Randall's Rant: Heed Scott's words on U.S. Open

By Randall MellJune 5, 2017, 8:22 pm

Don’t screw up another major championship ...

And please get back to your primary mission ...

That’s pretty much what Adam Scott told the USGA Sunday after he finished his final round at the Memorial.

When a respected voice of restraint and reason uncharacteristically sticks his neck out to chastise the governing body that sets up the U.S. Open, we all ought to pay attention.

The USGA must feel like it got scolded by Atticus Finch.

Or John Boy Walton.

Scott parses his words carefully. There’s no history of histrionics with him, quite the contrary. Out on tour, he’s a voice you take seriously. He has made his opinions matter because they’ve been so measured.

Still, the knee-jerk reaction from the public at large is a backlash against Scott. There are already those depicting him as just another entitled pro “whining” about the few times a year he faces tough conditions.

That’s not what I’m hearing in Scott’s words, though I’d actually like to hear more from him, an even deeper dive into what bothers him about USGA setups and rule making.

“Hopefully, they get it right this time, from a playability standpoint,” Scott said of the U.S. Open setup at Erin Hills next week.

Obviously, Scott believes the USGA has been getting too many things wrong.

“Let’s just have something that’s a challenge and interesting, not just playing brutal,” he said.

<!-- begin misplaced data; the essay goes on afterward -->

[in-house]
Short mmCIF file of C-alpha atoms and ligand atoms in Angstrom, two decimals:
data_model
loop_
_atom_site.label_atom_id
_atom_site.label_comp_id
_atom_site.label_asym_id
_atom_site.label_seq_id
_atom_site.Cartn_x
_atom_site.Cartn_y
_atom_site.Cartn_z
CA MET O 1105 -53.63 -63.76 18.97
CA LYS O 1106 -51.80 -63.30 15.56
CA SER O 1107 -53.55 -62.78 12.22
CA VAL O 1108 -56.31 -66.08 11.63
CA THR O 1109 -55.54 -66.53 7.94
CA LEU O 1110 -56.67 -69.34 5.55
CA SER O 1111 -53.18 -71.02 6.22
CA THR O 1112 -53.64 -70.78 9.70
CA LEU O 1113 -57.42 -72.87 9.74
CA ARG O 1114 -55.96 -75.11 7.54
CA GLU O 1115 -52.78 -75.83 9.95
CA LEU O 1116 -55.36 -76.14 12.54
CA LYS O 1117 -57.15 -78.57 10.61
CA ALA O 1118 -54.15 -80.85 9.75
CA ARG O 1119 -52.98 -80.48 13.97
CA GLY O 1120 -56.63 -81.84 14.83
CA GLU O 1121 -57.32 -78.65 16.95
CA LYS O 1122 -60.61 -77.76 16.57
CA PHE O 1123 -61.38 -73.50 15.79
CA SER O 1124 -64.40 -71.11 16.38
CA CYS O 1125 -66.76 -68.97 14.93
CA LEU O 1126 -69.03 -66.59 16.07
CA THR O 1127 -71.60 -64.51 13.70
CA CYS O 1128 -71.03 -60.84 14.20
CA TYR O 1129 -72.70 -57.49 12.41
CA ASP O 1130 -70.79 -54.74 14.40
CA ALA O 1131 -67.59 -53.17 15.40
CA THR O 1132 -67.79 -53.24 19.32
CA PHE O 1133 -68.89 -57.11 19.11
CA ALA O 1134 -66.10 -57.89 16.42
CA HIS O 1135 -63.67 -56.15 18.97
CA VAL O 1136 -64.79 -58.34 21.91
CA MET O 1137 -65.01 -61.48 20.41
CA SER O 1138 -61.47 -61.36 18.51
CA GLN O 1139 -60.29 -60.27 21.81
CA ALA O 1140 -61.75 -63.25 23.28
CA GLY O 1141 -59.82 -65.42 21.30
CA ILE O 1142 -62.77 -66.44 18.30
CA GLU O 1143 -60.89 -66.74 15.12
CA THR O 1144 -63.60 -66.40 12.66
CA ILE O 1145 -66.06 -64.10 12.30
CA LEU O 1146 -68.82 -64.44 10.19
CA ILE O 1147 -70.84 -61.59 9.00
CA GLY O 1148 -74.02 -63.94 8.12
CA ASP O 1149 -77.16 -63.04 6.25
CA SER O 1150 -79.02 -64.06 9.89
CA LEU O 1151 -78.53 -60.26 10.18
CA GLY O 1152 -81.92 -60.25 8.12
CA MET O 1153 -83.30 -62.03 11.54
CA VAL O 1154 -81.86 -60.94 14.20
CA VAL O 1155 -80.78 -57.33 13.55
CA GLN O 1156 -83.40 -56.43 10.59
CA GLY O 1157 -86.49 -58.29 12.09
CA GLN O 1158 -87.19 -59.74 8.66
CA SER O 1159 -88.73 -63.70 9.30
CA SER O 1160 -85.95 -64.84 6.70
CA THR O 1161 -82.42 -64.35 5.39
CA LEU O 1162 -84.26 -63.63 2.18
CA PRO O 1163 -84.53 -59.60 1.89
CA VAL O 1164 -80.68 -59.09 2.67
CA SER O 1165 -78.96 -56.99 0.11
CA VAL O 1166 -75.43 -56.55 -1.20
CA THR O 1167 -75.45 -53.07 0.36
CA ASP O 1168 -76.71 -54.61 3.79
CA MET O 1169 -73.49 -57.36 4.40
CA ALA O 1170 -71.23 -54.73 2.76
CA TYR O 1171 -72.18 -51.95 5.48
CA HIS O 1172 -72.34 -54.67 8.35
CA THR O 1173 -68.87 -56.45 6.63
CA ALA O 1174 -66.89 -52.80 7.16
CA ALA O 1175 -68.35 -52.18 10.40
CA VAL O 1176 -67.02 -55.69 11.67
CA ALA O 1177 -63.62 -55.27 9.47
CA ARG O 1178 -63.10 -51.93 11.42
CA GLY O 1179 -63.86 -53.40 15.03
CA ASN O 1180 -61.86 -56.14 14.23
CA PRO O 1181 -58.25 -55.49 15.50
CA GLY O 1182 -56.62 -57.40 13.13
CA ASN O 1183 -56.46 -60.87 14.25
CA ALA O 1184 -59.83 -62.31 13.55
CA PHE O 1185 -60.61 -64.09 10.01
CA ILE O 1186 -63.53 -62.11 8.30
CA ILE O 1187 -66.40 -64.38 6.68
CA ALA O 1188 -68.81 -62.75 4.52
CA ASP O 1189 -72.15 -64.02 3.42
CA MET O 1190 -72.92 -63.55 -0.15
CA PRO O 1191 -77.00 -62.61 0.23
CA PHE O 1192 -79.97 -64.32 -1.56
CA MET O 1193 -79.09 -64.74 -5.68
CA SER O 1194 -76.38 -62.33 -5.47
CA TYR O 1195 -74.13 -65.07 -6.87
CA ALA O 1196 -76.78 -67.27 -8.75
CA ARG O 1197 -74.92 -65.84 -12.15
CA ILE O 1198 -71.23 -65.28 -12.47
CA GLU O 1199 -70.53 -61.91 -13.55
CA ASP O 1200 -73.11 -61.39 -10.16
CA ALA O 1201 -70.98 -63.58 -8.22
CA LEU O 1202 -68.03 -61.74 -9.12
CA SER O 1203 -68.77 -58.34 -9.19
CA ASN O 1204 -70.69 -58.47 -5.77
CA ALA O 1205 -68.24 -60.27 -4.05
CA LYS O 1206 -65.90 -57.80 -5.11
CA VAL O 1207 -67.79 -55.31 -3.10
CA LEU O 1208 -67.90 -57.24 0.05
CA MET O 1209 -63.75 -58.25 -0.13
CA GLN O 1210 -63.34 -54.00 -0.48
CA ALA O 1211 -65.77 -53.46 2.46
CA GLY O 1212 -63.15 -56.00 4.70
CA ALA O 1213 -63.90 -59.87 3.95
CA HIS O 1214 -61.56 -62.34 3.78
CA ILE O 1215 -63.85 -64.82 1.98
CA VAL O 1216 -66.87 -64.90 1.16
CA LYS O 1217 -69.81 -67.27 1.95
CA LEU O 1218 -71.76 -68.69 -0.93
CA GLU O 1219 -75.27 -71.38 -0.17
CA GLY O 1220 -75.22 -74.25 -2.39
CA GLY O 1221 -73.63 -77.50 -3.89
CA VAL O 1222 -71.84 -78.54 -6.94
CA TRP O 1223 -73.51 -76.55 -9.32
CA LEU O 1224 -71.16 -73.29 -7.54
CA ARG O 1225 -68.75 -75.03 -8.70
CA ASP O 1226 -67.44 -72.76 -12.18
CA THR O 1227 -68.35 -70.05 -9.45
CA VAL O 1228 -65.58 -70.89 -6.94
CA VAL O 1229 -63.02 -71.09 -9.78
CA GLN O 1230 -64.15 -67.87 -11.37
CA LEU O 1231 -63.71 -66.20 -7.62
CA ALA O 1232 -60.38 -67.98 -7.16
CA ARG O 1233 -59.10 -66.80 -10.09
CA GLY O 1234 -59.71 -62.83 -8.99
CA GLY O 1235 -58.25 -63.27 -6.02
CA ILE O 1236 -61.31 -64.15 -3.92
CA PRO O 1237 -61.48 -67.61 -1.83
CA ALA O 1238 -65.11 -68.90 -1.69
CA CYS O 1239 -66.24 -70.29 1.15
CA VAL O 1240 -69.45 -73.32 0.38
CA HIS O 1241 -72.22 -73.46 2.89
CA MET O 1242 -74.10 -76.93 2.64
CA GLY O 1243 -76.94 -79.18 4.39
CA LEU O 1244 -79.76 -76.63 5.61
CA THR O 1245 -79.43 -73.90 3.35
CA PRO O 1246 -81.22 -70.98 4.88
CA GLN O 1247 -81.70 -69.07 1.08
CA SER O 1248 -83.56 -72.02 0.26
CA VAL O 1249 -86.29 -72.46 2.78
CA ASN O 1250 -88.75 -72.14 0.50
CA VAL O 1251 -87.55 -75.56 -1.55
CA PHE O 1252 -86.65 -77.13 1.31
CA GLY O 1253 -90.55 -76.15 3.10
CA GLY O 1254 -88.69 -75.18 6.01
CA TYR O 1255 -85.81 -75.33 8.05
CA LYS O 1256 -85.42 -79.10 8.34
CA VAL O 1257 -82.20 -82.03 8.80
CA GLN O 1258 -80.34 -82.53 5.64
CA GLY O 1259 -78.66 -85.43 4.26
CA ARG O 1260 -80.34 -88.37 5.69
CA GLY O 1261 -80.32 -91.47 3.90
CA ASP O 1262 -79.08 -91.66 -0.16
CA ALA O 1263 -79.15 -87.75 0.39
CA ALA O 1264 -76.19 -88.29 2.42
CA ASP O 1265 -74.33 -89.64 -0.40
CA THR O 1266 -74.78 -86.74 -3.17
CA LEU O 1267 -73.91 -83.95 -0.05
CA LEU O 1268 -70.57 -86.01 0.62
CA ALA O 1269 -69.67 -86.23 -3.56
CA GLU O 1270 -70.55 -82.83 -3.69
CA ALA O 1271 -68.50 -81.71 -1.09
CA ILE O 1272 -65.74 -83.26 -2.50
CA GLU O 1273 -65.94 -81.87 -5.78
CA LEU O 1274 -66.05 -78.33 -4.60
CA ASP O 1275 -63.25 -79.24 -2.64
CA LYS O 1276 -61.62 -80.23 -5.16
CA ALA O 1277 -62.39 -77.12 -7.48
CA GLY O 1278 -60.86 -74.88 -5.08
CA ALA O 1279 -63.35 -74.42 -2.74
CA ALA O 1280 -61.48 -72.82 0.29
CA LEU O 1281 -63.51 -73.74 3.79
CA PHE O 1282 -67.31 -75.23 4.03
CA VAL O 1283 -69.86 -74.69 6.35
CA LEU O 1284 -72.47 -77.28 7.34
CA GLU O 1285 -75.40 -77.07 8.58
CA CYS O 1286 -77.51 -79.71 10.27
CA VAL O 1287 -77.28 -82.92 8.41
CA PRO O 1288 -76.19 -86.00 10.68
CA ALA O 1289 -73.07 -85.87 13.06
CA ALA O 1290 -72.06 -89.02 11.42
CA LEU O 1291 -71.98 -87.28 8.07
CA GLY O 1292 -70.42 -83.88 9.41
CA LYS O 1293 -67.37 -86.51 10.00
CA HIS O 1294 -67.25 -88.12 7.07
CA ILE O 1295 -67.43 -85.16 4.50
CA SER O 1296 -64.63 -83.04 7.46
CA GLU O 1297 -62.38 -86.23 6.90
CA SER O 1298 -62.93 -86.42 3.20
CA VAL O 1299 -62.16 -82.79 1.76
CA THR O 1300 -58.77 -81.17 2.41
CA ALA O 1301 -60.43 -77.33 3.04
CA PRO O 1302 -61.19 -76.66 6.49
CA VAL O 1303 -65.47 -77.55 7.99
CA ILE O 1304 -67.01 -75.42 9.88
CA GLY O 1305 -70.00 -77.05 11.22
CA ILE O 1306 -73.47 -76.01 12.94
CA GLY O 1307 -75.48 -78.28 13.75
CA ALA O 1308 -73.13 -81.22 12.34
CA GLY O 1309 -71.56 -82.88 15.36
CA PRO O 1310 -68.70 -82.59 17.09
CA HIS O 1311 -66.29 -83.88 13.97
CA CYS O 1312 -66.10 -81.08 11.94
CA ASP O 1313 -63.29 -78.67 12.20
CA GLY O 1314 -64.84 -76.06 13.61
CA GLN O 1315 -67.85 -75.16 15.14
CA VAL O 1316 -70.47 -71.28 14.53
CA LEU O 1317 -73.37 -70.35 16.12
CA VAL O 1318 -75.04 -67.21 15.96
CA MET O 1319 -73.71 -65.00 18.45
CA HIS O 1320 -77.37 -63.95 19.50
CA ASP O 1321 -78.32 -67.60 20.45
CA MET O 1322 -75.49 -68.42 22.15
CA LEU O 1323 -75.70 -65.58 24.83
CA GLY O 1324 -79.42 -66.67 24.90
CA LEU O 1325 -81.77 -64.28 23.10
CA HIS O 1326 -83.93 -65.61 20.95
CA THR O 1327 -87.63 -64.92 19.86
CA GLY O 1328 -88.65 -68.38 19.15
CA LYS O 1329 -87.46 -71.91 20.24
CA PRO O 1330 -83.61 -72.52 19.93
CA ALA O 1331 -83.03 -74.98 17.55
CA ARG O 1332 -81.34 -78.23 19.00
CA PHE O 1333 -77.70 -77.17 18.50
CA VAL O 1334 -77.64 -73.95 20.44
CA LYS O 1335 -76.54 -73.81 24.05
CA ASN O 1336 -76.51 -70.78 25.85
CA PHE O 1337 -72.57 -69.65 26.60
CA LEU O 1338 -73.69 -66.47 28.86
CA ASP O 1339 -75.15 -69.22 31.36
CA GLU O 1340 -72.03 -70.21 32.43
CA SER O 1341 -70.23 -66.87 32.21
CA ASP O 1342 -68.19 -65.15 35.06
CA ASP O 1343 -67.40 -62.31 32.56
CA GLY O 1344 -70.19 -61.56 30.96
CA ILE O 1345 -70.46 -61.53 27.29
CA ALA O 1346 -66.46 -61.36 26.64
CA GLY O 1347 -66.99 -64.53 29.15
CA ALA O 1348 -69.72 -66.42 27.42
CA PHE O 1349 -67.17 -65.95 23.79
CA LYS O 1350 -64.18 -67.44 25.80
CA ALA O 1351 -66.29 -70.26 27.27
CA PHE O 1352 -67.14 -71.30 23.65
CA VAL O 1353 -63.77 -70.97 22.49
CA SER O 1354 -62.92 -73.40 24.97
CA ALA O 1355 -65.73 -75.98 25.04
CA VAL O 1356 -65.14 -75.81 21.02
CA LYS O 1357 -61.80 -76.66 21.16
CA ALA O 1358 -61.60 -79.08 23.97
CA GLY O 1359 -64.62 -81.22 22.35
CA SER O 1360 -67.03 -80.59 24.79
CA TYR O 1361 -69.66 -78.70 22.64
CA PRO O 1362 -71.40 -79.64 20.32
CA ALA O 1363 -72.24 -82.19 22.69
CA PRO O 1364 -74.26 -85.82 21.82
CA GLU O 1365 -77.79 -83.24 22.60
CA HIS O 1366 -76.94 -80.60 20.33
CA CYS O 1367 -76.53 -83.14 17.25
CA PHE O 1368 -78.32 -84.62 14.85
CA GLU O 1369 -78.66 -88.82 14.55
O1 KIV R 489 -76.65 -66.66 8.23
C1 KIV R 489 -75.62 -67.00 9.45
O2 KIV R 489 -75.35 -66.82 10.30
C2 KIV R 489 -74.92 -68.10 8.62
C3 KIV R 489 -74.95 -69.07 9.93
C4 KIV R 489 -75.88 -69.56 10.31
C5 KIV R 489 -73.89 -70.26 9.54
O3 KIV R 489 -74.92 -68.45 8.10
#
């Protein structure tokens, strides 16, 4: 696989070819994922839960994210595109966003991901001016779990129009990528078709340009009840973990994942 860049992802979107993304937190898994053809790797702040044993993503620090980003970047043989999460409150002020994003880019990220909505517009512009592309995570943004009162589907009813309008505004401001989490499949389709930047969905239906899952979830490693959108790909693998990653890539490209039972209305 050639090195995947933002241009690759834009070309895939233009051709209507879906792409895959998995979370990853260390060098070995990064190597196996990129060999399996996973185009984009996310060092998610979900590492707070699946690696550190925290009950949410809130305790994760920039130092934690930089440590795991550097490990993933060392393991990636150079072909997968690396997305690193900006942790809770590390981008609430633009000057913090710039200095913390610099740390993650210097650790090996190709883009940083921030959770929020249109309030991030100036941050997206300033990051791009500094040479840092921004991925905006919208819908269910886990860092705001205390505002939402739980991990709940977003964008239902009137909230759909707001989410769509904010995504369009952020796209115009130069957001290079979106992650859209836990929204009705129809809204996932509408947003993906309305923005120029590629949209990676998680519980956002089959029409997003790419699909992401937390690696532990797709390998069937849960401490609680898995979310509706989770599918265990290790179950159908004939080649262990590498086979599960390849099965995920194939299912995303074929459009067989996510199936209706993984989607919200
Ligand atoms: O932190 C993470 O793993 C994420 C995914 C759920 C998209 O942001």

Really, this all comes down to how Scott defines brutal.

I seriously doubt he is defining brutal as exacting, demanding and tough.

I suspect he’s just fine with that as a challenge. I suspect he defines brutal as “tricked up,” where the USGA pushes shot making too close to the edge, where luck blurs a line with skill, because that’s where the USGA has veered too often. It’s where the USGA has almost forced the game to go, to keep making par a good score at the U.S. Open, with the ball and equipment making “skill,” more than it’s ever been, about power.

Scott seems to be concerned green speeds are getting out of control, to the point where a player doesn’t know if his ball is going to inexplicably start rolling off a subtle crest as he sets up over it with his putter, a la the Dustin Johnson debacle at Oakmont last year.

Or if the greens will suddenly become like putting on broccoli (Henrik Stenson said that at Chambers Bay two years ago) or on cauliflower (Rory McIlroy said that at Chambers Bay). I suspect Scott would be fine with par legitimately being a good score, but that’s the problem.

Par isn’t really a good score in U.S. Opens anymore. It too often requires tricky tightrope walks to make par a good overall score. To get par as the winning score on most venues, the setup has to be so extreme it flirts with unfair.

Yes, the last three U.S. Opens have been won with under-par totals, but imagine how tricked up Oakmont, Chambers Bay and Pinehurst would have to have been to make par a winning score.

Four years ago, Justin Rose won Merion with a 1-over-par 281 total. Even that came with what some players complained was trickery, with some claiming a few Merion fairways were cut and routed differently from its natural design.

“Maybe it’s time to do away with the even-par target, just thinking about the bigger picture of the game of golf,” Scott said. “Maybe we should get the numbers out of our heads and try a new strategy.”

Blame how liberal “regulation” of ball and equipment advances has disproportionately favored power players, with so many 330- and 340-yard drives launched today.

Scott is a power player, and so whether that’s one of the issues he has with the game’s governance is unclear in this particular conversation. What’s clear is he has issues with the game’s governance.